WHEN the Ring Memorial Committee set about erecting a suitable monument of Christy Ring after his death, a nine-feet high bronze statue — to be located on Christy’s old home on Spittal Street in Cloyne — was deemed to be the ideal eternal tribute to Ring.
Before Yann Goulet began his work on the memorial, the Breton sculptor was mindful of how the bronze statue would be an everlasting tribute to Ring.
“The Christy Ring whose memory I will perpetuate in bronze will be the perfect athlete he was in his youth, strong but elegant like the Apollo of the Greek mythology or Michelangelo’s David, men never marked by the passing of time,” said Goulet before the statue was unveiled in 1983.
“In Christy Ring we had the typification of an ideal Irish athlete and it is as such that he should be remembered by future generations.”
Goulet’s words neatly encapsulated the sense of mythology, iconography and rich folklore always associated with Ring.
The future generations which Goulet spoke about, none of whom saw Ring play — the majority of which may have never even watched archival footage of Ring — were still always aware of his genius, and what he meant to the game of hurling.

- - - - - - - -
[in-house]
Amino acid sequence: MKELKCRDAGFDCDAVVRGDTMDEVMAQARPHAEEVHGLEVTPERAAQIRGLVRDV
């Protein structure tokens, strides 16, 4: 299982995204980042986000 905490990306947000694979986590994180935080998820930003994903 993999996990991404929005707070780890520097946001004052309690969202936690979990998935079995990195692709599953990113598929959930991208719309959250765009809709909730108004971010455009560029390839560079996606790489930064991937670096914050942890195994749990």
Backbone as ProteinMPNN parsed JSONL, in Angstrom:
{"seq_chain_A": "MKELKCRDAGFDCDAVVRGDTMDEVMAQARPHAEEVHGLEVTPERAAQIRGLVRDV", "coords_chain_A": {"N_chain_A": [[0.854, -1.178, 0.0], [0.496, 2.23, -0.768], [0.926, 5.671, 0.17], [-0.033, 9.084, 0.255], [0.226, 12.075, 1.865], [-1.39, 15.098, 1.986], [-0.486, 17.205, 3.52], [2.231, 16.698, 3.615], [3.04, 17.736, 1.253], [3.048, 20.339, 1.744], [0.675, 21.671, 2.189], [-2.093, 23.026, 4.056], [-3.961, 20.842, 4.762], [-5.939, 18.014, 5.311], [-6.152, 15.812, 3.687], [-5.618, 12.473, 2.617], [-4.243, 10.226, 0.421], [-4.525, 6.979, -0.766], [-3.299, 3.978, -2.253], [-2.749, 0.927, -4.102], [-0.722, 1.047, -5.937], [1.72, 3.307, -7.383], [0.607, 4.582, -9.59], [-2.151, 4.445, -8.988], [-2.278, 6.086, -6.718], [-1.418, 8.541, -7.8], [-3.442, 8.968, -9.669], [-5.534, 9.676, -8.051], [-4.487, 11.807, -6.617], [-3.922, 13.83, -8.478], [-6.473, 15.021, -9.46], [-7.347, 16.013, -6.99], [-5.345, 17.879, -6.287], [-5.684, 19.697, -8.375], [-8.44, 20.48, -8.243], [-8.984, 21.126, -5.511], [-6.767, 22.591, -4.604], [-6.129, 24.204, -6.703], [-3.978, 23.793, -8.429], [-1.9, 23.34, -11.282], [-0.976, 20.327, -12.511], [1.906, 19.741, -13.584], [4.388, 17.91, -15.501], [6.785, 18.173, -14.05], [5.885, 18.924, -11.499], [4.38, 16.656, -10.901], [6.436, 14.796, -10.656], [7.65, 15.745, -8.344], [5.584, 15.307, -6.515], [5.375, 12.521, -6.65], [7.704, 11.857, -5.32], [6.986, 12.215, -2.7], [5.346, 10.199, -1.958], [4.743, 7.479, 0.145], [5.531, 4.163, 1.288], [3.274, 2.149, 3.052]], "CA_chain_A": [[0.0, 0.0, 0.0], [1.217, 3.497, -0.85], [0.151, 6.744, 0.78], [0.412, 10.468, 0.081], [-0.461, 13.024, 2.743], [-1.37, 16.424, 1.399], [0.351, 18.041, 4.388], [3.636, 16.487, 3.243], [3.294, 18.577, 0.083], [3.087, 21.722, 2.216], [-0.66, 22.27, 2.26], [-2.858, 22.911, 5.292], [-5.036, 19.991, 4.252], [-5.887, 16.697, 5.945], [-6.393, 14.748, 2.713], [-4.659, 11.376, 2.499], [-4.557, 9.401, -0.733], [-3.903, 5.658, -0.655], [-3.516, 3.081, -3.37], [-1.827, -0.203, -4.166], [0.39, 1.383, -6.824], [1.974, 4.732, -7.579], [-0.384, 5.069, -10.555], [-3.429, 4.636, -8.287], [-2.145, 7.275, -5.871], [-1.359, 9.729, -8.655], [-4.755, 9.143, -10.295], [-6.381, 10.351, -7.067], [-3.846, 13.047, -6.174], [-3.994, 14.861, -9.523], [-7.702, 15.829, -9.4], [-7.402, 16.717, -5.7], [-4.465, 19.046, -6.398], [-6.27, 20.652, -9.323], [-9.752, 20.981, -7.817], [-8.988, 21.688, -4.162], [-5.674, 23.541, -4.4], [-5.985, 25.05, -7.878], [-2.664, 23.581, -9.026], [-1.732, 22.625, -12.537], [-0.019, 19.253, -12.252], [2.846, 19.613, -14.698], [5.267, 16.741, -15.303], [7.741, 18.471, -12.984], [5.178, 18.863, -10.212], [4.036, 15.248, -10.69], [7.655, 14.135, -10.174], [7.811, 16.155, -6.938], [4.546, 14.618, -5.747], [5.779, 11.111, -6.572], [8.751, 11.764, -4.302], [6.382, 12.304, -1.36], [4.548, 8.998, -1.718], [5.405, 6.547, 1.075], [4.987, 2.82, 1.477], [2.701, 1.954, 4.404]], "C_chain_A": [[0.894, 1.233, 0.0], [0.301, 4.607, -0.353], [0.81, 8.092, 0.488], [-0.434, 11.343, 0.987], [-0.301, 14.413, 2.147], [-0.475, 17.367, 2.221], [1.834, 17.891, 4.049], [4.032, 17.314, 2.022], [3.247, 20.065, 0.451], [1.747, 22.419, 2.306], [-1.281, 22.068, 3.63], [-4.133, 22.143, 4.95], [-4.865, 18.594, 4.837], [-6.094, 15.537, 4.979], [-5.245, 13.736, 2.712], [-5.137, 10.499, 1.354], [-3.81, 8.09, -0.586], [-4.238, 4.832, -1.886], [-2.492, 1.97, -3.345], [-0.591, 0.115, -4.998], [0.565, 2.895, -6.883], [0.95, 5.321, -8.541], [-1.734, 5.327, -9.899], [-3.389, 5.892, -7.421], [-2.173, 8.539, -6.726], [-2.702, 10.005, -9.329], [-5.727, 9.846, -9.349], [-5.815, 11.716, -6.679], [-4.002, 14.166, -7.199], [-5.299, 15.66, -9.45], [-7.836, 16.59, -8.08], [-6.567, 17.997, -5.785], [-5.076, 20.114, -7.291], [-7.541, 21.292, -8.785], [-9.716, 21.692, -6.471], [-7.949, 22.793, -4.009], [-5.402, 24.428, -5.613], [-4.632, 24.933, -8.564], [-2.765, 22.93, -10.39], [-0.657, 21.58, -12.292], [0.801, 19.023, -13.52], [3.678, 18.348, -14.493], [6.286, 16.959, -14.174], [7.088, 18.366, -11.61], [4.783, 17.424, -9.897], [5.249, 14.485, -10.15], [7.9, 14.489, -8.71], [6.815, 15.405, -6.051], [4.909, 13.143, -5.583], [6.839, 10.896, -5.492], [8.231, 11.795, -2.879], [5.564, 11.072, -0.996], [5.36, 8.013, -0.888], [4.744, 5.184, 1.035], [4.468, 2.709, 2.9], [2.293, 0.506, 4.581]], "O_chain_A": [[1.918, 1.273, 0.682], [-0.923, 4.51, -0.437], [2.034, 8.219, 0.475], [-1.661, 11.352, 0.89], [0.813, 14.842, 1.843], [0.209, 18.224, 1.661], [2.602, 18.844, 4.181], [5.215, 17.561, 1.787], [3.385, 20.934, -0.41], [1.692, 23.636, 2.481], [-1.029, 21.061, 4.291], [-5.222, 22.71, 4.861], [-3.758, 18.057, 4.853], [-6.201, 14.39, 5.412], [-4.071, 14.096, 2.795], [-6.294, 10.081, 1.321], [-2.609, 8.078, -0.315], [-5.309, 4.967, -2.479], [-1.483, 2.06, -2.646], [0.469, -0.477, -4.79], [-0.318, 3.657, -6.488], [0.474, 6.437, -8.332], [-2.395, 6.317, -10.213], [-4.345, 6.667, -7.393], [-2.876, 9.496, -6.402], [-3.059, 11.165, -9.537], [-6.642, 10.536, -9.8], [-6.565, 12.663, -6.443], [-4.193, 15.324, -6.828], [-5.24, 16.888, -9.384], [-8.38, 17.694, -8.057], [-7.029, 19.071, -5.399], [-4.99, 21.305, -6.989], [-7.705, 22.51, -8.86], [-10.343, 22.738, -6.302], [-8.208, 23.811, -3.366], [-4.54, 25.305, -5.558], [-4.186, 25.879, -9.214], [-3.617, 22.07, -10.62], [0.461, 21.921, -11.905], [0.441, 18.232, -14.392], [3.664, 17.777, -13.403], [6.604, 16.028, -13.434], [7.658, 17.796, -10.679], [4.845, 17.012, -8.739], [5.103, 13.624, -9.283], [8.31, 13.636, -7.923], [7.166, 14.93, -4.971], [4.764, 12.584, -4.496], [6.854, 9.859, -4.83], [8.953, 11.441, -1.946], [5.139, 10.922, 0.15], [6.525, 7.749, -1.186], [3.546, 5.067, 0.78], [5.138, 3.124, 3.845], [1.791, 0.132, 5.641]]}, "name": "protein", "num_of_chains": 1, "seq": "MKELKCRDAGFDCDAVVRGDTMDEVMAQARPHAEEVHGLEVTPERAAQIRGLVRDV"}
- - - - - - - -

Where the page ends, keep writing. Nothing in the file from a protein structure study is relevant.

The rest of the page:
Those future generations yet to come still only need to run their finger along the stories of Ring to gain an appreciation of who he was, and the lore and love eternally attached to his name.
Cork was always immensely proud of their famous son, but Ring’s brilliance was so universally cherished that hurling people everywhere felt he also belonged in some small way to them.
It was as if he was the Godfather of the game, like the central character that everyone could refer to in hurling’s storied and glorious history.
The former Clare hurler Jimmy Smyth once summed up that wider level of appreciation for who Ring was, and what he always meant to the hurling community.
“He would be the GAA’s Shakespeare,” said Smyth.
“He was not alone a Cork man. You could never confine Ring to a county. Ring was Ireland. Hurling is Ireland. Ring was hurling. Ring is Ireland.”
There has always been a mystique about Ring. His iconic status portrayed him like a deity with divine status, an untouchable genius, with an unbreakable mind. Ring was undoubtedly ahead of his time, but his genius was shaped and formed by his brilliant way of thinking.
Ring had to have incredible mental strength to deal with the attention he got on the hurling pitch, to be able to handle the incessant pressure and expectation continually heaped on his shoulders.
Ring may not have been au fait with sports psychology but, in many ways, he was one of the first sportsmen to espouse and practise so many sports psychology principles.